[Indexed for MEDLINE]
Free PMC Article
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Acad Radiol. 2001 Oct;8(10):947-54.

The "differential diagnosis" for multiple diseases: comparison with the binary-truth state experiment in two empirical studies.

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Department of Biostatistics and Epidemiology, The Cleveland Clinic Foundation, OH 44195, USA.



In practice readers must often choose between multiple diagnoses. For assessing reader accuracy in these settings. Obuchowski et al have proposed the "differential diagnosis" method, which derives all pairwise estimates of accuracy for the various diagnoses, along with summary measures of accuracy. The current study assessed the correspondence between the differential diagnosis method and conventional binary-truth state experiments.


Two empirical studies were conducted at two institutions with different readers and diagnostic tests. Readers used the differential diagnosis format to interpret a set of cases. In subsequent readings they interpreted the cases in binary-truth state experiments. Spearman rank correlation coefficients and the percentages of agreement in scores were computed, and the areas under the receiver operating characteristic curves were estimated and compared.


The between-format Spearman rank correlation coefficients were 0.697-0.718 and 0.750-0.780 for the two studies; the between-reader correlations were 0.417 and 0.792, respectively. The percentages of agreement between formats for the two studies were 50.0%-51.7% and 72.9%-78.8%; the percentages of agreement between readers were 45.0% and 80%, respectively. In the first study there were several significant differences in the areas under receiver operating characteristic curves; in the second study these differences were small.


The differences observed between the two formats can be attributed to within-reader variability and inherent differences in the questions posed to readers in the multiple-diagnoses versus binary-truth state reading sessions. The differential diagnosis format is useful for estimating accuracy when there are multiple possible diagnoses.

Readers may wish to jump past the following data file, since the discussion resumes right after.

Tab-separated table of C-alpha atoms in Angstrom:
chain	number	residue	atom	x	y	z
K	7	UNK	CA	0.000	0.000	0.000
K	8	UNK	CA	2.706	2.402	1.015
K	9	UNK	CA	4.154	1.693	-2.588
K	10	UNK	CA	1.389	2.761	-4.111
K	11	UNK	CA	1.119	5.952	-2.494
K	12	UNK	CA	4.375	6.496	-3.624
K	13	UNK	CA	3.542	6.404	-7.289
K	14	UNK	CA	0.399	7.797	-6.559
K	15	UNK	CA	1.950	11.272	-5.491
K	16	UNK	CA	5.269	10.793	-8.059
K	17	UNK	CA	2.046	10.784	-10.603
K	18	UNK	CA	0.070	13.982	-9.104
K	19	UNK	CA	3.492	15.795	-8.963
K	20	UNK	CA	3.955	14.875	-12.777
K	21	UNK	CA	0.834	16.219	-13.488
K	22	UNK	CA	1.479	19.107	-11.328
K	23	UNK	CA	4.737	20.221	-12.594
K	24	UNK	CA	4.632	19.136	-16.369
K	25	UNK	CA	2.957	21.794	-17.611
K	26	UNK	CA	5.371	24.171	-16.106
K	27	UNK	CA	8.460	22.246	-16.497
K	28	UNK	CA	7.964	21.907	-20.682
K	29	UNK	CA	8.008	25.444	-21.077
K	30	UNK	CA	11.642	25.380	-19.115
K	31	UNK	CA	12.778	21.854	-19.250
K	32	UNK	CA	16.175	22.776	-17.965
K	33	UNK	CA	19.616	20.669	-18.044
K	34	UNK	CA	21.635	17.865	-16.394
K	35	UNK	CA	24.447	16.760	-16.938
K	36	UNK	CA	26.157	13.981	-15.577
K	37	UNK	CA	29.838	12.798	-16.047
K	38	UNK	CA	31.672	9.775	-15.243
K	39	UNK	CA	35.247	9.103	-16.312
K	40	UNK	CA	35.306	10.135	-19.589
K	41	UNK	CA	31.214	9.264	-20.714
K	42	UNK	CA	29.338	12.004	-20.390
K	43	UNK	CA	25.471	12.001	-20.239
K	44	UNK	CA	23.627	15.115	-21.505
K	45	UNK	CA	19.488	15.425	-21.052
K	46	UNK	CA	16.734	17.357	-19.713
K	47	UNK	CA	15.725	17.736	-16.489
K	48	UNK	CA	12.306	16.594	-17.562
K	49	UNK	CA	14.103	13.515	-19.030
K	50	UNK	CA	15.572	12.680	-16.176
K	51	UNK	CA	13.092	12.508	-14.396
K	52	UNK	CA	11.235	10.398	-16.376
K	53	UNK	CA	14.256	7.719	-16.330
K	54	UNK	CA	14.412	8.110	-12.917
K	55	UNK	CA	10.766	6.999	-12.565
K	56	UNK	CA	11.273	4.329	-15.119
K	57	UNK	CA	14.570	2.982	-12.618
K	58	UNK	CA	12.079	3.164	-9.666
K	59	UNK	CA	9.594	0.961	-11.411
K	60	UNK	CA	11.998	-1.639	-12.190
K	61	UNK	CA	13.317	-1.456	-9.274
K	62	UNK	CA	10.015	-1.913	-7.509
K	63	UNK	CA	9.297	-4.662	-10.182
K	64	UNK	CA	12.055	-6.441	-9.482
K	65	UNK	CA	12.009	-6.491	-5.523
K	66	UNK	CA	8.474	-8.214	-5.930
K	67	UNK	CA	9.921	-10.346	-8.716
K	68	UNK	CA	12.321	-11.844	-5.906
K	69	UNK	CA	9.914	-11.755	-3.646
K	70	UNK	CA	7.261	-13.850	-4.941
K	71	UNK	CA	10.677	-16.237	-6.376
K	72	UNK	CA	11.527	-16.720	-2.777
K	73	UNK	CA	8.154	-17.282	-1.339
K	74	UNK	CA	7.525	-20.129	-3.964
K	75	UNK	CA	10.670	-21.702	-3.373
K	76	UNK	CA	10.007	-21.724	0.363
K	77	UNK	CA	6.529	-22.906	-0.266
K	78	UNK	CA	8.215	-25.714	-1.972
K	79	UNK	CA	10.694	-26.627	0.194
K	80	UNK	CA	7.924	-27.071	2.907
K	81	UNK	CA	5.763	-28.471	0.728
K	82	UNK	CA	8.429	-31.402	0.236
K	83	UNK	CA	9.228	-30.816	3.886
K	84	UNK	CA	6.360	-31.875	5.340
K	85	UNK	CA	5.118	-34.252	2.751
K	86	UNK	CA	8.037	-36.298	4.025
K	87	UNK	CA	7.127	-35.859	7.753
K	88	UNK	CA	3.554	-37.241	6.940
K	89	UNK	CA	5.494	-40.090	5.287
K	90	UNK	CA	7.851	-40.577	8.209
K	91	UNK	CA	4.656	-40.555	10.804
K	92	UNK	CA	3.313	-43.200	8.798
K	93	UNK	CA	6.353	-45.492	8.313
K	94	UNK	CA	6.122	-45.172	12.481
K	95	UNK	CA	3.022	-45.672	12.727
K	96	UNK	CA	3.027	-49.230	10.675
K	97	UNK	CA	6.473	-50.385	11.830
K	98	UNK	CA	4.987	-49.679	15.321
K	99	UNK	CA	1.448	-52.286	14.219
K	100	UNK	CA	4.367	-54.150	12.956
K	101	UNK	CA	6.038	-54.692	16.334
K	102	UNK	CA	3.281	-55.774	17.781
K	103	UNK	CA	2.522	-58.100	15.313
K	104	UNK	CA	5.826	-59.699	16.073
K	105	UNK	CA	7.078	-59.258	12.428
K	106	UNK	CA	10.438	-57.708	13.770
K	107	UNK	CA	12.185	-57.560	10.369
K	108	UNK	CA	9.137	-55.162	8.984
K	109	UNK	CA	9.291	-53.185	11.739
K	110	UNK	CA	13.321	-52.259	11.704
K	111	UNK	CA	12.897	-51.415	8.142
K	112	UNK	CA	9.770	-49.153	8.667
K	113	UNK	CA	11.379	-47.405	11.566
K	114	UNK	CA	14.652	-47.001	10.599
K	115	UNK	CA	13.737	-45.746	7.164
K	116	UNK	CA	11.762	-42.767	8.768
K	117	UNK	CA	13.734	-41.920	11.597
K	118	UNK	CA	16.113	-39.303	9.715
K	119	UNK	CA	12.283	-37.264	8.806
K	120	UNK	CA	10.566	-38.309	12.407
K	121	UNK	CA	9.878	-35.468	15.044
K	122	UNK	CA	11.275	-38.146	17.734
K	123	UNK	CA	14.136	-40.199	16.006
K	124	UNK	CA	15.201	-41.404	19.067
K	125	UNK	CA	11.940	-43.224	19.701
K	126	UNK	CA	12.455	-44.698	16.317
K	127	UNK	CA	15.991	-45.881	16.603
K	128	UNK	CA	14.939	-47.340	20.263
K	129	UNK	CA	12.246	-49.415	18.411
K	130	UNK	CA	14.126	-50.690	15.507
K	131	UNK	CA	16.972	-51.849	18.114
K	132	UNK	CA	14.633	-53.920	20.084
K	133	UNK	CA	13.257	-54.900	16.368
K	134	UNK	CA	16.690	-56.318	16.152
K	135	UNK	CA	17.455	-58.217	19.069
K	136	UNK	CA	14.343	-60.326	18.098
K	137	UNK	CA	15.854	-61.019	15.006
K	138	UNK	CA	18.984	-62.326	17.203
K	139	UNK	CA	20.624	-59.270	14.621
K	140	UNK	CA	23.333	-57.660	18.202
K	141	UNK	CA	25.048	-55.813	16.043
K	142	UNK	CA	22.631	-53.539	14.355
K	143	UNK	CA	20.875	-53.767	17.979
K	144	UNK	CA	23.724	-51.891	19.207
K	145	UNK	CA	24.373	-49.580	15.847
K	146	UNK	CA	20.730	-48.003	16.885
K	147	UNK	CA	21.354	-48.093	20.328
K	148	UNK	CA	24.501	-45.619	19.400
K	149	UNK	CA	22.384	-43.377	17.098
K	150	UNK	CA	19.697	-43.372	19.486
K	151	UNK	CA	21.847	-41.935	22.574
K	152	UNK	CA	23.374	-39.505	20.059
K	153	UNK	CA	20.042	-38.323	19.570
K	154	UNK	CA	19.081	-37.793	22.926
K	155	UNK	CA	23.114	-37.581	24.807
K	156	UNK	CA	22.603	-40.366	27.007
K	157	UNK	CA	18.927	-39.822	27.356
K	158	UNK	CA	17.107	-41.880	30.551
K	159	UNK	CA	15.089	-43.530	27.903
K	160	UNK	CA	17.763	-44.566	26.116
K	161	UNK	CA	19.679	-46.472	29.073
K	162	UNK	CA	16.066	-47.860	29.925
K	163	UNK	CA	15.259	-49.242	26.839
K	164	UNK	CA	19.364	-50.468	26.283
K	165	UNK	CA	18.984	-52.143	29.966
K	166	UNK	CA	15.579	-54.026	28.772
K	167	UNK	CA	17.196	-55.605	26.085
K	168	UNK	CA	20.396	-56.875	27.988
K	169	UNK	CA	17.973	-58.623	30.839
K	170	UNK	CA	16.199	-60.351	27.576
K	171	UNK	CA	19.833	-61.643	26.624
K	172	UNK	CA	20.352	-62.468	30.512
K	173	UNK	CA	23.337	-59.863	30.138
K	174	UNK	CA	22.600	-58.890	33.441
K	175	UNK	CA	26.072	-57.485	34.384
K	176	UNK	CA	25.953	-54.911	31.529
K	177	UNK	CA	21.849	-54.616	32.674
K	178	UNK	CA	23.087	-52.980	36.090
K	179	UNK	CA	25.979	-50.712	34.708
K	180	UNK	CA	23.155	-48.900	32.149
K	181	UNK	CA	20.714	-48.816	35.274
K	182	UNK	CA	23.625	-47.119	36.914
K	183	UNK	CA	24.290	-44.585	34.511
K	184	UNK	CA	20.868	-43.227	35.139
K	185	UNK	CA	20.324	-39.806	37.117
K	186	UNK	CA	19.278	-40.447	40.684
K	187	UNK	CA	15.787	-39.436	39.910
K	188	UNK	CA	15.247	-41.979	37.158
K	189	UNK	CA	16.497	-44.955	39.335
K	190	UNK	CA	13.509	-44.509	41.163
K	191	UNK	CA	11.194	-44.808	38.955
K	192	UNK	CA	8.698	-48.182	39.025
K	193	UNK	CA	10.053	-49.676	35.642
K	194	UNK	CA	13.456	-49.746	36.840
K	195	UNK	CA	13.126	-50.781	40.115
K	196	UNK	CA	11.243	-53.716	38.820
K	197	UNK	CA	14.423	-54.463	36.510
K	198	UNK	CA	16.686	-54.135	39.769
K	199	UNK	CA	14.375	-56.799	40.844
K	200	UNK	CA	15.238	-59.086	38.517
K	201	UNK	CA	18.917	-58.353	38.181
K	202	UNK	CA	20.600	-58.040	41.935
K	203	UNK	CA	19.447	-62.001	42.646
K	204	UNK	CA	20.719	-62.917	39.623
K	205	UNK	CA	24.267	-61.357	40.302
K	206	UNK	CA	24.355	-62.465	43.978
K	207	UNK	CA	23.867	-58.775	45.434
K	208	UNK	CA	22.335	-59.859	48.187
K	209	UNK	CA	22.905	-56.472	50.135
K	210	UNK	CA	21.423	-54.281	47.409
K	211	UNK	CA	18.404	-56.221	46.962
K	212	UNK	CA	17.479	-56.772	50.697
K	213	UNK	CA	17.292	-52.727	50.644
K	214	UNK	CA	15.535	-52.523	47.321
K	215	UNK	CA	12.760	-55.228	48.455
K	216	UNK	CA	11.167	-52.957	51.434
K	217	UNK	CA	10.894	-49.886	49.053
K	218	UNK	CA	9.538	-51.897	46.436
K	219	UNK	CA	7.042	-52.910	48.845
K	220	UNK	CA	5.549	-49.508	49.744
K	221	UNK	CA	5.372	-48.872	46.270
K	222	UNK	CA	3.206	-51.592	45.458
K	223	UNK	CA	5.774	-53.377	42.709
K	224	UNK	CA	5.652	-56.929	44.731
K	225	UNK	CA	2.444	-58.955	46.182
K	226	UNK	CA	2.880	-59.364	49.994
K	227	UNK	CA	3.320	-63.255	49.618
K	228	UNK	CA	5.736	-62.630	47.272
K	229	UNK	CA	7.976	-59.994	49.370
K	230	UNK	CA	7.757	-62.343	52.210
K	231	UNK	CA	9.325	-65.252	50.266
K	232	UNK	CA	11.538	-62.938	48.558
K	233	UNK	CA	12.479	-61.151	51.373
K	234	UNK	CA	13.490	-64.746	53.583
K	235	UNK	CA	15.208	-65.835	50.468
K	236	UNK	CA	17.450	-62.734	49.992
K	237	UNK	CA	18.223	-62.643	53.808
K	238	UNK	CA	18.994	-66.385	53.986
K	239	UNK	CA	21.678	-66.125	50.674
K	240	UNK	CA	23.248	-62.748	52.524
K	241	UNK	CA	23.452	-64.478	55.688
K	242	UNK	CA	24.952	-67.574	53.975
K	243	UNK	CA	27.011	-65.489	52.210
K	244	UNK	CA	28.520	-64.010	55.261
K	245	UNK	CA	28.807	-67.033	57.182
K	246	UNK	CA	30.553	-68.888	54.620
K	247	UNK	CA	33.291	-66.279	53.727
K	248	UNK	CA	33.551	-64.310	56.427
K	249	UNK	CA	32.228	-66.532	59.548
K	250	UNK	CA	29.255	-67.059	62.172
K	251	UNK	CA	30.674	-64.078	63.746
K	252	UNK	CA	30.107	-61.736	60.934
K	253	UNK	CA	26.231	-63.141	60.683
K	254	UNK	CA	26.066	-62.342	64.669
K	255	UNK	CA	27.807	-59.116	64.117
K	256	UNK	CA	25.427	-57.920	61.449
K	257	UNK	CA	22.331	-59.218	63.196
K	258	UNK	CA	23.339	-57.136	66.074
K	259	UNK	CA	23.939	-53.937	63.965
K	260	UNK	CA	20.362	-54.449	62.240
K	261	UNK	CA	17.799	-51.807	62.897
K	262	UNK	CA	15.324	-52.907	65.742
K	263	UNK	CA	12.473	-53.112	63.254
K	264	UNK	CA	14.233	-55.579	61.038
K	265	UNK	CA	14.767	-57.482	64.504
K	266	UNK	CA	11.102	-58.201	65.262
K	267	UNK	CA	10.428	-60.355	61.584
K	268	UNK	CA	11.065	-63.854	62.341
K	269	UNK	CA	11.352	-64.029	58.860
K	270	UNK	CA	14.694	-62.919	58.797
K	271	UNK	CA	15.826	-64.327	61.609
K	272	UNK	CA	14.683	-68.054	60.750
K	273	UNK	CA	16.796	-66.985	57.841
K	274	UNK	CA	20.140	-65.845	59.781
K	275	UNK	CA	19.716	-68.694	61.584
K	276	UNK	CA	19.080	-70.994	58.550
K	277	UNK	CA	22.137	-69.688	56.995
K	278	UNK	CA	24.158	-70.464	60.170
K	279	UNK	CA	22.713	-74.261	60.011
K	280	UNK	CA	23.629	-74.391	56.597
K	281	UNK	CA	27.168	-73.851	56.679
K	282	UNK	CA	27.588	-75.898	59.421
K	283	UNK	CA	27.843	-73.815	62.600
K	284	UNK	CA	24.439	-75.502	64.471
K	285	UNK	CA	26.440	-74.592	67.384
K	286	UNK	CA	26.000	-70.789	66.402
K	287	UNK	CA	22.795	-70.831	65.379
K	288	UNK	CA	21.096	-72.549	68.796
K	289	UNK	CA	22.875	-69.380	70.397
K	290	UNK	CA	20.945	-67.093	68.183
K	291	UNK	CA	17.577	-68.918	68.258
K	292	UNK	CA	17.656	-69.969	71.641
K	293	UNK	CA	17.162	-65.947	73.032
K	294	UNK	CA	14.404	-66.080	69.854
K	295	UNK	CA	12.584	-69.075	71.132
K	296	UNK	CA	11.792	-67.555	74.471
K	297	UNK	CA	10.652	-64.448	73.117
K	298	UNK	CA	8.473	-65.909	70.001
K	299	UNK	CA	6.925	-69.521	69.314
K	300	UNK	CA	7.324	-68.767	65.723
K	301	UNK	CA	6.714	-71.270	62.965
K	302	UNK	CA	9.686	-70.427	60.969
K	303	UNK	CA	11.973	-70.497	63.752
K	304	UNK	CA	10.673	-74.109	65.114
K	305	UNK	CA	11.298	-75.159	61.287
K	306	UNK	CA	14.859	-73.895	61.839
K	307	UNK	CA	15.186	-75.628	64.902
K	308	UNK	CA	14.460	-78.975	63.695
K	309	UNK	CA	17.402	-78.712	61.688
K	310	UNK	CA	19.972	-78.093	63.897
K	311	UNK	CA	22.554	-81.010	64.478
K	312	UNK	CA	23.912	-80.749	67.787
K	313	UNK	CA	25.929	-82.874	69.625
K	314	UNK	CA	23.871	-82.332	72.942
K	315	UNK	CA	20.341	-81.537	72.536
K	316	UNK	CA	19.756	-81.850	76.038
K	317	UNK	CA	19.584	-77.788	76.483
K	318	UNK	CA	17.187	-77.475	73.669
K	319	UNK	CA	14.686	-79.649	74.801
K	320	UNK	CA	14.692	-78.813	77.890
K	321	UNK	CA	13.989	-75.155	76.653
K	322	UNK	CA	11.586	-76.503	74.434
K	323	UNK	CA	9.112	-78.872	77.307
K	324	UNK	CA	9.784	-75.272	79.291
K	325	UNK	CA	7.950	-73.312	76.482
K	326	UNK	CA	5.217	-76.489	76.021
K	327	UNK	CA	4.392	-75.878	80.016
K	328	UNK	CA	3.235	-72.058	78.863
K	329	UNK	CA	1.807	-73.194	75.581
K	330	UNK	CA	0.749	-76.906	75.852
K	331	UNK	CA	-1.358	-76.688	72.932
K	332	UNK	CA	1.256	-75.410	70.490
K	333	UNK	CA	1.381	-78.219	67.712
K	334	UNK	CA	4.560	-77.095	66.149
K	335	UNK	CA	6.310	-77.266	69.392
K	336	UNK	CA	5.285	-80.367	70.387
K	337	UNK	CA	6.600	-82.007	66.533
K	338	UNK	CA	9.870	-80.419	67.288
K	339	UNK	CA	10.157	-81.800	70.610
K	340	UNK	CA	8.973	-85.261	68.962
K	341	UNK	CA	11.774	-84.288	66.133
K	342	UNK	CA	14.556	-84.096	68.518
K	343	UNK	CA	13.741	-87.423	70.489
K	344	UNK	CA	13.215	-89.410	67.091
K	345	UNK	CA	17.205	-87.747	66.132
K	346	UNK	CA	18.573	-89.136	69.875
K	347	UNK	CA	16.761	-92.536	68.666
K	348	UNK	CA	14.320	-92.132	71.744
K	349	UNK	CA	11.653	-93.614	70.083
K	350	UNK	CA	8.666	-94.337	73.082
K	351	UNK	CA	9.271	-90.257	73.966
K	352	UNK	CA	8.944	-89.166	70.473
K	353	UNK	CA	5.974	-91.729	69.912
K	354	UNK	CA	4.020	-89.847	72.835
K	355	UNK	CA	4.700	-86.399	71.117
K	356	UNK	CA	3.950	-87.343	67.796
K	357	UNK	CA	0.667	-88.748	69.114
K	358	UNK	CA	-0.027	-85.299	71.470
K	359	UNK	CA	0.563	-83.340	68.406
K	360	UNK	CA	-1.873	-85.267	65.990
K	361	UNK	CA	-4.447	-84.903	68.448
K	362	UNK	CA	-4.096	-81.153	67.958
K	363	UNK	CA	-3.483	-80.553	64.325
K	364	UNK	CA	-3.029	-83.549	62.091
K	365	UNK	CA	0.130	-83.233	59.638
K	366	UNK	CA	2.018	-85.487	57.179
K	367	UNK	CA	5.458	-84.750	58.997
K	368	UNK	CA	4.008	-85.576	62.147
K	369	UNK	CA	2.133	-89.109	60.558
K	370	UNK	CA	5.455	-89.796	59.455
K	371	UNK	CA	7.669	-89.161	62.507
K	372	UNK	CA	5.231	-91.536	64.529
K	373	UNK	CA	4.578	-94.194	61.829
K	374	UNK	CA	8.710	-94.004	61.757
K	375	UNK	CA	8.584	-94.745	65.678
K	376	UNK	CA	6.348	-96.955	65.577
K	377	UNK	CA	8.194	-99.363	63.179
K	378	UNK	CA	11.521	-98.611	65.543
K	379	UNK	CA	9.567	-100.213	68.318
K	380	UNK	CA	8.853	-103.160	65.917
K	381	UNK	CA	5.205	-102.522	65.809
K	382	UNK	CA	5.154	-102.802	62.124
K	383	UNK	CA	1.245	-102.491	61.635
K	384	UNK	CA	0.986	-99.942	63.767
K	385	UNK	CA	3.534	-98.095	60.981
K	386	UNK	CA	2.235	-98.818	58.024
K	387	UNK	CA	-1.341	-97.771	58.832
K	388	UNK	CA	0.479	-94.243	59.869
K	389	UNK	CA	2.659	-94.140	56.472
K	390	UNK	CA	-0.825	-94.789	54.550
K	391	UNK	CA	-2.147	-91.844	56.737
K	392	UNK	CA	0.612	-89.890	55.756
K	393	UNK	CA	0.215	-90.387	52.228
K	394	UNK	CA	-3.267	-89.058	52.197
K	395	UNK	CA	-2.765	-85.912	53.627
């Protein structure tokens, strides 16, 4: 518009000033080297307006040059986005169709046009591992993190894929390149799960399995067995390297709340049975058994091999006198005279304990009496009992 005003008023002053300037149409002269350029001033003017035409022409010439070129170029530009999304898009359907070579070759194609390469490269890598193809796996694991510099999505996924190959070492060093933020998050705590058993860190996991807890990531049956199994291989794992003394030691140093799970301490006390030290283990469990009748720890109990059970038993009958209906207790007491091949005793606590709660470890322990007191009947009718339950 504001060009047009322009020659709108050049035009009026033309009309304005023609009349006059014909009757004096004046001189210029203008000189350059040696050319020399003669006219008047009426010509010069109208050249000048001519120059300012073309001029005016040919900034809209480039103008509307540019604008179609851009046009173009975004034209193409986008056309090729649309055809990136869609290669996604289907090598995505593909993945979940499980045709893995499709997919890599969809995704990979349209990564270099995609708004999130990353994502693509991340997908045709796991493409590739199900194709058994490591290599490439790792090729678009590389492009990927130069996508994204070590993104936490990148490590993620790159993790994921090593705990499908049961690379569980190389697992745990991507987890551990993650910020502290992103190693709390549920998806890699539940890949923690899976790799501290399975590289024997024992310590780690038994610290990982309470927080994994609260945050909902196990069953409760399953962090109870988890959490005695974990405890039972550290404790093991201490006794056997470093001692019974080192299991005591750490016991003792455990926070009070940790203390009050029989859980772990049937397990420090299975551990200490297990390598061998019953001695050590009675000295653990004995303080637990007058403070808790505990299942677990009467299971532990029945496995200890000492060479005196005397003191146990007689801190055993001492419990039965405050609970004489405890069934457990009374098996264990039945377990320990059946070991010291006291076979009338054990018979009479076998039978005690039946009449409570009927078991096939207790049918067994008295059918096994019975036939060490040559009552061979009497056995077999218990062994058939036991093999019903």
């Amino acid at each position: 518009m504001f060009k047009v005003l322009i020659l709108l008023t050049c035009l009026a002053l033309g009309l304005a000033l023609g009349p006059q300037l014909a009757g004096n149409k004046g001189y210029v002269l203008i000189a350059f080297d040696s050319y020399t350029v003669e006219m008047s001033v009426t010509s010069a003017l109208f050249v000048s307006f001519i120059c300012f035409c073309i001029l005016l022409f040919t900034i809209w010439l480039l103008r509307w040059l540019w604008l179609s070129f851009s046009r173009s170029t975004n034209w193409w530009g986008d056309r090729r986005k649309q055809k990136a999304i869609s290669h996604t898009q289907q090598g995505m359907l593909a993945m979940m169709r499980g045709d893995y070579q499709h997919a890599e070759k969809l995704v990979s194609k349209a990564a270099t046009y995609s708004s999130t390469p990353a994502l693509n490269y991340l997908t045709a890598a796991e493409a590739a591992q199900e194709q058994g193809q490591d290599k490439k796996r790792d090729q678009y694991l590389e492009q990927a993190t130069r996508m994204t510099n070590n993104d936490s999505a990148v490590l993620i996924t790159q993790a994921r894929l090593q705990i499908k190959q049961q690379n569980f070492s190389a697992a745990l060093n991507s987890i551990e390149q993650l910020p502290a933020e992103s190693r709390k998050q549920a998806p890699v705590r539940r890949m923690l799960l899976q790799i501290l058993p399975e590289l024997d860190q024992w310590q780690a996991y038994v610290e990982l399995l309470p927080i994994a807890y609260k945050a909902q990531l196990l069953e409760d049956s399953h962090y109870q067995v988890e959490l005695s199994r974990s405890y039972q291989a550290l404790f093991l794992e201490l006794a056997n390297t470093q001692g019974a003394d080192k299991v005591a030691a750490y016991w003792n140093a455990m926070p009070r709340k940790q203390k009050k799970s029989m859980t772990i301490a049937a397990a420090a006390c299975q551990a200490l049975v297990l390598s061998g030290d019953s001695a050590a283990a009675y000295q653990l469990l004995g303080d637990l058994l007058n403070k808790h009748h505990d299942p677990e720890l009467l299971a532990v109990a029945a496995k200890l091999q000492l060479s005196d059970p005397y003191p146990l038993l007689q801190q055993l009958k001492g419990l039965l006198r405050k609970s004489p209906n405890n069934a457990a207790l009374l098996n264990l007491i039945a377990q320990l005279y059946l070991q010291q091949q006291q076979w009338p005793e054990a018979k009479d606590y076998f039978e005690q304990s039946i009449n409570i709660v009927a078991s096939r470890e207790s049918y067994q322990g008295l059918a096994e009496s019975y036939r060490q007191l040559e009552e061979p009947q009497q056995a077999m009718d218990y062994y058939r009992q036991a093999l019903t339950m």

[Indexed for MEDLINE]
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J Clin Psychol. 2000 Dec;56(12):1615-21.

The DSM classification of personality disorder: clinical wisdom or empirical truth? A response to Alvin R. Mahrer's problem 11.

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Department of Psychology, University of Virginia, Charlottesville 22904-4400, USA.


In a recent issue of the Journal of Clinical Psychology Alvin R. Mahrer (1999, pp. 1147-1156) outlined 11 problems facing the field of psychotherapy. Problem 11 states that psychotherapy rests on a foundation of truths that have not been tested in ways that could find them to be false. This point is especially pertinent to the DSM classification of personality disorders. None of the DSM-IV categories of personality disorder were discovered through empirical research. Rather, they were hypothesized by psychiatrists and psychologists, and put into writing. A review of the relevant literature reveals that empirical research findings rarely agree with the DSM conceptions of personality disorder classification. It is concluded that only through continuing empirical research efforts can we discover how nature "intended" personality pathology to be classified.